- Computers & Software
Maintenance - Computer Fan
Extending the life of an ailing fan in your computer
First of all, the disclaimer:
I don't recommend this as any type of preventative maintenance, or to make your computer quieter. This operation is only a 'last resort' type of solution if you have a fan that is getting noisy or hesitates. It should also only be performed by someone who is comfortable getting their hands dirty inside a computer case.
Following the description below is a picture tutorial.
The fan in question for this tutorial is located on the North Bridge heat sink on my motherboard. For more than a month it had been getting louder and would sound like it was hesitating. It wouldn't actually completely stop, but I could hear it slowing and then speeding back up. It also got progressively louder.
I verified that this particular fan was the cause of the noise by turning the computer off, then unplugging the fan, then starting the computer back up. I hit F8 during POST to enter the Safe Mode Boot screen, and then shut my computer back down. This prevented any significant heat buildup while I was checking the fans.
A call to the manufacturer of the motherboard gave me two options. Call the chipset manufacturer, or do a little maintenance myself. It was kind of funny. If I wanted to replace the fan myself (with an aftermarket fan), it would void the warranty. If I pulled the fan off the motherboard and worked on it and put it back, I was all right.
I obviously opted for the latter solution. My option to call the chipset manufacturer was on hold until I found out if I could fix the problem myself. So I followed the instructions given to me. I pulled the fan off of the motherboard and used a can of compressed air to blow out the dust around the motor. This didn't really change the way the fan felt as I turned the blades. It felt gummed up and sluggish. These fans are supposed to spin freely with a very slight pull when the magnets in the motor align. The next step was to use a q-tip to apply a little bit of alcohol to the bearing. This step had me a little worried, but I was following what the tech support guy told me to do, so I was OK as far as the warranty was concerned. I put just enough alcohol on the shaft (only the shaft) of the bearing to wet it and then turned the fan. Then I put a little more, then more. When I felt the fan spinning more freely, I stopped dabbing more alcohol onto the shaft. I used a clean q-tip to dab off any excess and then put the fan back.
The fan worked well for about a week, and then I could hear it again. This sound was different, though. It sounded more like the bearing was now dry, which makes sense. The alcohol cleaned the bearing out, including the old dirty lubricant. Then, it dried up. So I took matters into my own hands. It was a risk, but I figured that the chipset manufacturer could sell me a new fan if something happened. (I still plan on contacting them about a replacement if this doesn't last, but it has been almost a month now.) I took the fan back out and used a toothpick to dab a bit of household 3-in-1 oil onto the end of the shaft and then worked that in by turning the fan and then pushing the shaft down repeatedly (there is a little bit of spring action). After I put the fan back in and closed up, the fan is now quiet as it should be.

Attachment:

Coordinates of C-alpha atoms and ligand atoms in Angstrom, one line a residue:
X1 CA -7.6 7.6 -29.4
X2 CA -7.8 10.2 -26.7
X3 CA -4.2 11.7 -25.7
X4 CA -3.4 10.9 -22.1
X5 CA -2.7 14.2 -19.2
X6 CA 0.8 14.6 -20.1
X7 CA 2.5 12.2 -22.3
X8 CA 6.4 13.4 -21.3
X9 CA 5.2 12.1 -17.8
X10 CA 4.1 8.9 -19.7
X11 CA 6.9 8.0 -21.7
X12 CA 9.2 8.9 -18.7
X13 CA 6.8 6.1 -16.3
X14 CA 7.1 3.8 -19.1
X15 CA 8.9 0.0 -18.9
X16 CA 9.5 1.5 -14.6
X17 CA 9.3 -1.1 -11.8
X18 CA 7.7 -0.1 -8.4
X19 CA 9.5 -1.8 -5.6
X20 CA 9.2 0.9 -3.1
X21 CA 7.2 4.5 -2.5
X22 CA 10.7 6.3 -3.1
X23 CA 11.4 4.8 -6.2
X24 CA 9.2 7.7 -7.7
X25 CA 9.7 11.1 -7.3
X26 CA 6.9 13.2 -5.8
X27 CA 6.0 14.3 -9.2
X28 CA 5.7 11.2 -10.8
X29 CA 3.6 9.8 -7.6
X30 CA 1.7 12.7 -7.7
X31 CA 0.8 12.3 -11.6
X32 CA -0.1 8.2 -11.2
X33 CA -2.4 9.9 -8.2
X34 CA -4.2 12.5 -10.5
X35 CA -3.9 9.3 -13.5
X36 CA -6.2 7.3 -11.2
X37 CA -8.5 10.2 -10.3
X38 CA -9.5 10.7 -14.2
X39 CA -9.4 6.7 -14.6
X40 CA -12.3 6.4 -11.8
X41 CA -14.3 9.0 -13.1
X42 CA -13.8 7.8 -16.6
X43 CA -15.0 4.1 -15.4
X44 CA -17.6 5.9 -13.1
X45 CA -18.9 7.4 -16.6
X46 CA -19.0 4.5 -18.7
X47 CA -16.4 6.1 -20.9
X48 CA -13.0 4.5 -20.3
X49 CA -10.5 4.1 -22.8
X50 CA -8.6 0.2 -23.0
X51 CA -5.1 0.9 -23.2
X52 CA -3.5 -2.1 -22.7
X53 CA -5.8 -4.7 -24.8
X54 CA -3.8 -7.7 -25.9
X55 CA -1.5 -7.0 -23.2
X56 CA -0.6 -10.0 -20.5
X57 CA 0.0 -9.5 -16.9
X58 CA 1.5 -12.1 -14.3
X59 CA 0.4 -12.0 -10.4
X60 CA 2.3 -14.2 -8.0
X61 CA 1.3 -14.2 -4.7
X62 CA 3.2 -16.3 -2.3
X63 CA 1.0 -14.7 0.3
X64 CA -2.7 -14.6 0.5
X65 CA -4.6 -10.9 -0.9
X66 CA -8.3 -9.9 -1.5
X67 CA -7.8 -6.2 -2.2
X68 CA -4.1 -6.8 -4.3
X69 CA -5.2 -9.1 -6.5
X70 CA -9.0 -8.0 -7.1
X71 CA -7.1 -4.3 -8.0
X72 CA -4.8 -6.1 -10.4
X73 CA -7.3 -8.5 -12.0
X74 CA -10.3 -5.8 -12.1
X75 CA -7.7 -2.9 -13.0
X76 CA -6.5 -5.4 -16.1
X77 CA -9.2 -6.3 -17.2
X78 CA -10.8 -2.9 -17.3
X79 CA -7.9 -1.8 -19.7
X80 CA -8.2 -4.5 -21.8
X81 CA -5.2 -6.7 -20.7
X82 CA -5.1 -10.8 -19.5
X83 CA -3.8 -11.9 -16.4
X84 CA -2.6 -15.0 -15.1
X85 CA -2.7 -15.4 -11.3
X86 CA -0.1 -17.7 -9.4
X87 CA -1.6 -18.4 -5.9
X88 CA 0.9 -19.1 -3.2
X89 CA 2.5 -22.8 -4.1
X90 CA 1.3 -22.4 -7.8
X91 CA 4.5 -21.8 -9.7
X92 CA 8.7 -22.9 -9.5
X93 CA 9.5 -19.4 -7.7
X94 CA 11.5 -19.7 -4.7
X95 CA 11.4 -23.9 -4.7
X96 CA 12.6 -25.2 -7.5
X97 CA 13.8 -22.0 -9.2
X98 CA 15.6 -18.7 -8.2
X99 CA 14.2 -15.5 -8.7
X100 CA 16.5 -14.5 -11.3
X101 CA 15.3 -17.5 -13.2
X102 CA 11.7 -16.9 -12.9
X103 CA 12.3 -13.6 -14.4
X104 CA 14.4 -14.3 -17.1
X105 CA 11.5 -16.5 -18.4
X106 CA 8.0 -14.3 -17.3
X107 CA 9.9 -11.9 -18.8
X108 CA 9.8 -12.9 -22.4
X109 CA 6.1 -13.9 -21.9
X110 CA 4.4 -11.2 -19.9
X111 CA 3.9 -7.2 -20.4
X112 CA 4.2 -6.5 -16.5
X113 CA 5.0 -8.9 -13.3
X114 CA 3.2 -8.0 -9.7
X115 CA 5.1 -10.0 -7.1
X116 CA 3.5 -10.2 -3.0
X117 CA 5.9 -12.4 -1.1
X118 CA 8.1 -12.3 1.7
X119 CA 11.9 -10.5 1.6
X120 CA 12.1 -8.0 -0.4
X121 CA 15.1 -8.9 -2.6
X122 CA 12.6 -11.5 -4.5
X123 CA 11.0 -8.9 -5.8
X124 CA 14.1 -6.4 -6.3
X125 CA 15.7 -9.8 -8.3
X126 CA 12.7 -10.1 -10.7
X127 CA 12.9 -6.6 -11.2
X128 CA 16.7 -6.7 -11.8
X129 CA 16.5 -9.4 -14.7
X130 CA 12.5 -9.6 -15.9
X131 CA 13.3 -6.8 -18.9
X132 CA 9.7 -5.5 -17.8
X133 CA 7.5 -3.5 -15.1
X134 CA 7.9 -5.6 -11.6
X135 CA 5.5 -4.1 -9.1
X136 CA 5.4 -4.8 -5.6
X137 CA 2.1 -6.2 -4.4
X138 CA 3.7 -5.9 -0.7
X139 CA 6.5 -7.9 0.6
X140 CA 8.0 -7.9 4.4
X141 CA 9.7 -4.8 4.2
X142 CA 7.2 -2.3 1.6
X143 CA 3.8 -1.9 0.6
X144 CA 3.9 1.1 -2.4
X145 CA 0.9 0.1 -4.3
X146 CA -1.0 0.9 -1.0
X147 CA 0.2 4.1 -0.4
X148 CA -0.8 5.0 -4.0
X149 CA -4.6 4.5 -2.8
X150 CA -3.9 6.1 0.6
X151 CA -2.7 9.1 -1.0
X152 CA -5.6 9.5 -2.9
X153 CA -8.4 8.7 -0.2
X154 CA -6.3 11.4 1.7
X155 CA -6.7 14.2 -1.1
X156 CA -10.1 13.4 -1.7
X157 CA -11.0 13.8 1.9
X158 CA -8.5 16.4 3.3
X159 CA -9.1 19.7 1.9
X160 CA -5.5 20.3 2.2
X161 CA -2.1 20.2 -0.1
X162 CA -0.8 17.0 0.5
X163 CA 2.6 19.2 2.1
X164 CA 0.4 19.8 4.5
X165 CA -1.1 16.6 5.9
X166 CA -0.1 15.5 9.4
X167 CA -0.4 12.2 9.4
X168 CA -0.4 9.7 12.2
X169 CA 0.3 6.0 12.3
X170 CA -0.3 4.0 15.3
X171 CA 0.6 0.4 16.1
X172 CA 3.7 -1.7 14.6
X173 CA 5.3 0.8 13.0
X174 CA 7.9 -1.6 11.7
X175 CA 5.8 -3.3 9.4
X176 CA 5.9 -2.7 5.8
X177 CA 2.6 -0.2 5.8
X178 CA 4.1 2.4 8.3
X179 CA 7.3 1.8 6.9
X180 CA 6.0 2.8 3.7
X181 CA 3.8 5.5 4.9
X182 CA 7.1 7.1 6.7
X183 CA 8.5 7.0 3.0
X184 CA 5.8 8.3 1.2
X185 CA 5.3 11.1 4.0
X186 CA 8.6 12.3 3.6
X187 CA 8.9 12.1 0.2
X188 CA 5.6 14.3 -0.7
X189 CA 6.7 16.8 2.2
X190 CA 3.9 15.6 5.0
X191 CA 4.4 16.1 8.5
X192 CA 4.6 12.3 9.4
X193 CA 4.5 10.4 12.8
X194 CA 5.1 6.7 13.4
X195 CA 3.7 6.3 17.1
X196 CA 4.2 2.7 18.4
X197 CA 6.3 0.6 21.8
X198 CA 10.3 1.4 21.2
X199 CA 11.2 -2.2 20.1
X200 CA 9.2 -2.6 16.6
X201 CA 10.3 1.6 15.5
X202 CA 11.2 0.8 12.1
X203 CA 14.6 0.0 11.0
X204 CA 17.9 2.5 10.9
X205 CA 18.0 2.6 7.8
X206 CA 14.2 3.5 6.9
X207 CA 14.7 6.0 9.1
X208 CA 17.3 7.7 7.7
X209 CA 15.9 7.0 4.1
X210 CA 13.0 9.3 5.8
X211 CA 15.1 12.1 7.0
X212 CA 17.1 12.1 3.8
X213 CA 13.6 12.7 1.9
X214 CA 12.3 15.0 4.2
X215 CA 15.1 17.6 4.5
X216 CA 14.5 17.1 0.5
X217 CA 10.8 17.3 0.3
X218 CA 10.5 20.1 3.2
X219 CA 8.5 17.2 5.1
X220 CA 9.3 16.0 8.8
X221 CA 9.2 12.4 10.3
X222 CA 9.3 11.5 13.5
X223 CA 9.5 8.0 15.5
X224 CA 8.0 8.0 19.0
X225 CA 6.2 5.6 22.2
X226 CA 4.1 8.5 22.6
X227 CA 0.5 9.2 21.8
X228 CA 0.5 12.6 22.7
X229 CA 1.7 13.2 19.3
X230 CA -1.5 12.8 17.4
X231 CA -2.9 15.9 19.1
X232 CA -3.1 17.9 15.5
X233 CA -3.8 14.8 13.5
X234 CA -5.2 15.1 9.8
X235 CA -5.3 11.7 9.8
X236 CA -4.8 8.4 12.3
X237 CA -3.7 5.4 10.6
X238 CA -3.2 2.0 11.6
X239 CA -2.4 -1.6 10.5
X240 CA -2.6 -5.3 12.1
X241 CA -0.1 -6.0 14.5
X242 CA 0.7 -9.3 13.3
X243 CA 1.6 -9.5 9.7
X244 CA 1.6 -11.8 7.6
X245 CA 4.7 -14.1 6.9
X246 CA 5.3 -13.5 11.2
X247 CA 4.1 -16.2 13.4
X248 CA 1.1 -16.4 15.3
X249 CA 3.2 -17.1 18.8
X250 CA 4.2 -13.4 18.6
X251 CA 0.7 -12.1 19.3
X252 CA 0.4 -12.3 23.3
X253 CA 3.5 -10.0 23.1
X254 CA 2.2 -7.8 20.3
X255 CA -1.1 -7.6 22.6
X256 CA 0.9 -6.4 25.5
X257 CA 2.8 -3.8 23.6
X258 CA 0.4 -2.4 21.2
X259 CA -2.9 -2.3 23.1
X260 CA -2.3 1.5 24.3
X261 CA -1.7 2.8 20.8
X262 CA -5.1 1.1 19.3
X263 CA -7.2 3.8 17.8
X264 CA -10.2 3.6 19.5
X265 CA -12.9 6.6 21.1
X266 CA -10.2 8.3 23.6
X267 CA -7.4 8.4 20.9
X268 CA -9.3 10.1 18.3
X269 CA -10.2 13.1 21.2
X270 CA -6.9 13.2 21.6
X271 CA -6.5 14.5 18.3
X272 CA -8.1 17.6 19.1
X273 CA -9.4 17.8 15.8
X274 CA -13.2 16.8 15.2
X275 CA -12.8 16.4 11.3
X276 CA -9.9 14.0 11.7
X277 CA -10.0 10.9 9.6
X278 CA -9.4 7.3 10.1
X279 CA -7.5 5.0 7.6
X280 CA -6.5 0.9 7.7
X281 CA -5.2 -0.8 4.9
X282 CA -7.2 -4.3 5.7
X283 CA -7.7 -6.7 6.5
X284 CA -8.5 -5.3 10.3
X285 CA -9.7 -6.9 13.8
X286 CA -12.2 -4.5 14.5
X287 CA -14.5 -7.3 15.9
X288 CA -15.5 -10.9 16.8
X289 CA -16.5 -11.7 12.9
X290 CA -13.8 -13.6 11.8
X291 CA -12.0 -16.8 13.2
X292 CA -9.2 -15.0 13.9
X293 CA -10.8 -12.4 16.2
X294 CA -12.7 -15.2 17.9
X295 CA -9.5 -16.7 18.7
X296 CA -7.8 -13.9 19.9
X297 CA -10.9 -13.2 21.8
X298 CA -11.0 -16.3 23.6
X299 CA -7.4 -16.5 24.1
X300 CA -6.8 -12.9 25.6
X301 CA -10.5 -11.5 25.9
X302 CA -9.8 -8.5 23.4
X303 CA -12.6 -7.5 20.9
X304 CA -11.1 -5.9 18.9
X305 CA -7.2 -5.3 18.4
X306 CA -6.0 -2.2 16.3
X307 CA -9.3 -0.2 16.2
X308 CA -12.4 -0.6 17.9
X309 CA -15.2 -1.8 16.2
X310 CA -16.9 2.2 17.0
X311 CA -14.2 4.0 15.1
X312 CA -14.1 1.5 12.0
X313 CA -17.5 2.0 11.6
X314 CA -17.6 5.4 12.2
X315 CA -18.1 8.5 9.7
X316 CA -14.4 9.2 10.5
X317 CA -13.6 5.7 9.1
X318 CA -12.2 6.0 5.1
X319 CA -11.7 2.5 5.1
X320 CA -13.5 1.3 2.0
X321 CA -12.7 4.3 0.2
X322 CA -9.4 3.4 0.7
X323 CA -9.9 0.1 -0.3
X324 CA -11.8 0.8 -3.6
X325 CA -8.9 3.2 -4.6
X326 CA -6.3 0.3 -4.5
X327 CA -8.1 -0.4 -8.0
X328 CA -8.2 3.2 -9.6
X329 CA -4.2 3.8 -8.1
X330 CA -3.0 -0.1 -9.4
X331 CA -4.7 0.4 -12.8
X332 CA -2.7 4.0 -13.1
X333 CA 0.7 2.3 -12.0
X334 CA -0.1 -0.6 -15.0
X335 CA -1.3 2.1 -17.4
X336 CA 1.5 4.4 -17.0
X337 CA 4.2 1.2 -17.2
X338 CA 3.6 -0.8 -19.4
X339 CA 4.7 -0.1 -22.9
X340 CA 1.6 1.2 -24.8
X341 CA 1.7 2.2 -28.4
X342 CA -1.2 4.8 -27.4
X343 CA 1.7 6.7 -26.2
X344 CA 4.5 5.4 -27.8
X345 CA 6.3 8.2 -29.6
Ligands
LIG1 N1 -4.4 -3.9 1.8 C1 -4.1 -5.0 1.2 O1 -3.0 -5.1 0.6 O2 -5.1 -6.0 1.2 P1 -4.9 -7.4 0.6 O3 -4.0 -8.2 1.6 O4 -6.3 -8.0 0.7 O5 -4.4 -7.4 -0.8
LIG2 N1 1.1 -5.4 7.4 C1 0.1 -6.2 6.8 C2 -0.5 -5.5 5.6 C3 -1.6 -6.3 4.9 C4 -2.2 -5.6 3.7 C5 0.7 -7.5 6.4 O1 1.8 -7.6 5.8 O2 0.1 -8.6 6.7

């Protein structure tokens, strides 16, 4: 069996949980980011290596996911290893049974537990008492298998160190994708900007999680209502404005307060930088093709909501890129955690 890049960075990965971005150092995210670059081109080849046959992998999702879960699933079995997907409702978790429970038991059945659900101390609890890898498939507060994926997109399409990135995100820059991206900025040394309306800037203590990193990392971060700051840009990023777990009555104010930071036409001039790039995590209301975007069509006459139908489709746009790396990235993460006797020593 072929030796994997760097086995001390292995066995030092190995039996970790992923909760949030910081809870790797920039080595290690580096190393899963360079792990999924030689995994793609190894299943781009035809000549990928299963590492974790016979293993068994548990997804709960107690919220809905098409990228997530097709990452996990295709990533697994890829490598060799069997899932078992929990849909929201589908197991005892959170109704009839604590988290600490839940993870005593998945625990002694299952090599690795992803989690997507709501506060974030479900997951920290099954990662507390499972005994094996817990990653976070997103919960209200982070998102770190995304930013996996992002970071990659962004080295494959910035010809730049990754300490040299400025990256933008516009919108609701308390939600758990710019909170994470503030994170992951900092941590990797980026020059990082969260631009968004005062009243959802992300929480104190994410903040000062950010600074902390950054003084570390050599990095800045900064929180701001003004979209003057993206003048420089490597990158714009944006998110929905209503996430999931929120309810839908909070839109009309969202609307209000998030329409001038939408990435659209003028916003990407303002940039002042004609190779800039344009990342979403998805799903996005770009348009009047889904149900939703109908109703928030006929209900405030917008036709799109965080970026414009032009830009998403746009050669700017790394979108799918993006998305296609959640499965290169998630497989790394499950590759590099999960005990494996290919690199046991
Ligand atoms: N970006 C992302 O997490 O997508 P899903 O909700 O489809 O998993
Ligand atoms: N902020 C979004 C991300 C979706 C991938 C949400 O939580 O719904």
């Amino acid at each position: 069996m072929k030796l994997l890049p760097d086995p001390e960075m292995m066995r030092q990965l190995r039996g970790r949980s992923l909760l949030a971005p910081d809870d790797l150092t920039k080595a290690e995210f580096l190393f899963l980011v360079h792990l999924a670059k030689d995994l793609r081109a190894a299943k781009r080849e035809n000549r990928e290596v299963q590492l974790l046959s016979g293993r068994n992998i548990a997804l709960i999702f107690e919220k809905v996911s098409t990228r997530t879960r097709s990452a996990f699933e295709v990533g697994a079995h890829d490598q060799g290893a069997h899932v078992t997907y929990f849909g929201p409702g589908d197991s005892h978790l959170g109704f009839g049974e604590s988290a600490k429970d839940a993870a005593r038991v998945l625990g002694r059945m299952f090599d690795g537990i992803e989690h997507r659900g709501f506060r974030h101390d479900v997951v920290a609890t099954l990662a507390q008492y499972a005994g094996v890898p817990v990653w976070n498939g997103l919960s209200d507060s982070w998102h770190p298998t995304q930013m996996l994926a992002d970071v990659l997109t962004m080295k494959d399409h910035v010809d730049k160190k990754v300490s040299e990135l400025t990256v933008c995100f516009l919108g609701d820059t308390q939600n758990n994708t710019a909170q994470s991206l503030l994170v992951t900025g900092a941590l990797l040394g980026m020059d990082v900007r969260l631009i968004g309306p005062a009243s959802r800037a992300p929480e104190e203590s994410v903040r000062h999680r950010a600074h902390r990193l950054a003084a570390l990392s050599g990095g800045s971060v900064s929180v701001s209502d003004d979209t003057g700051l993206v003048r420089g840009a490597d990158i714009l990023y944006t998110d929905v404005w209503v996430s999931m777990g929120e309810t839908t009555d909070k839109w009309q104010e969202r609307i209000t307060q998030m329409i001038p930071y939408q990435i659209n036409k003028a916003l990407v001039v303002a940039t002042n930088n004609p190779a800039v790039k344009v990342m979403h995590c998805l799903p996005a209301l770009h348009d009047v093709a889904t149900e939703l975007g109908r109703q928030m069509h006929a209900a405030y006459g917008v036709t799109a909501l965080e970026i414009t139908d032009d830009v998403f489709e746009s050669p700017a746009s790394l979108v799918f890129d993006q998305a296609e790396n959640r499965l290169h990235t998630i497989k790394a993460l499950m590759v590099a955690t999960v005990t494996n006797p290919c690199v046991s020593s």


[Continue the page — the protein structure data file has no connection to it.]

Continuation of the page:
As I have said, this should be a last-ditch effort to save a fan that is hard to find or obsolete, or a stop-gap until you can get a new fan. It worked for me, but I make no guarantee as to your success. Good luck and thank you for reading my HubPages.
Update: This fix worked for about six weeks before the fan started making noise again. I repeated the process and I'm now contacting the chipset manufacturer to procure a replacement fan.
Update part two: I have a new fan, but the old fan is still quiet and functioning well. My motherboard itself went through an illness, though, and was down for a month. This was due to failing capacitors. I've replaced them and my computer is back up and running with my old NB fan still in service.
Inside the Case
Removing the Video Card
Unplug the Fan
Remove the Screws
Remove the Fan
Bearing Dust Cover
Dust Cover Removal (part 1)
Dust Cover Removal (part 2)
Blow and Dab
It was at this point that I used compressed air to blow all the dust out of the fan and then used a cotton swab to dab alcohol onto the bearing shaft. Do not use compressed air after using the alcohol. I would not recommend getting alcohol on the circuts... Use a clean facial tissue or cotton swab instead.
Oil Transfer Point
Use a Toothpick
Using the Toothpick
Replace the Dust Cover
Replace the Sticker
Place the Fan on the Heatsink
Secure the Fan
Plug in the Fan
Replace Video Card
Well, after you put the cover back on and plug everything into the back of the computer, etc... I hope this helps keep your computer quiet and cool until you can replace the fan.
Thank you for reading my HubPages!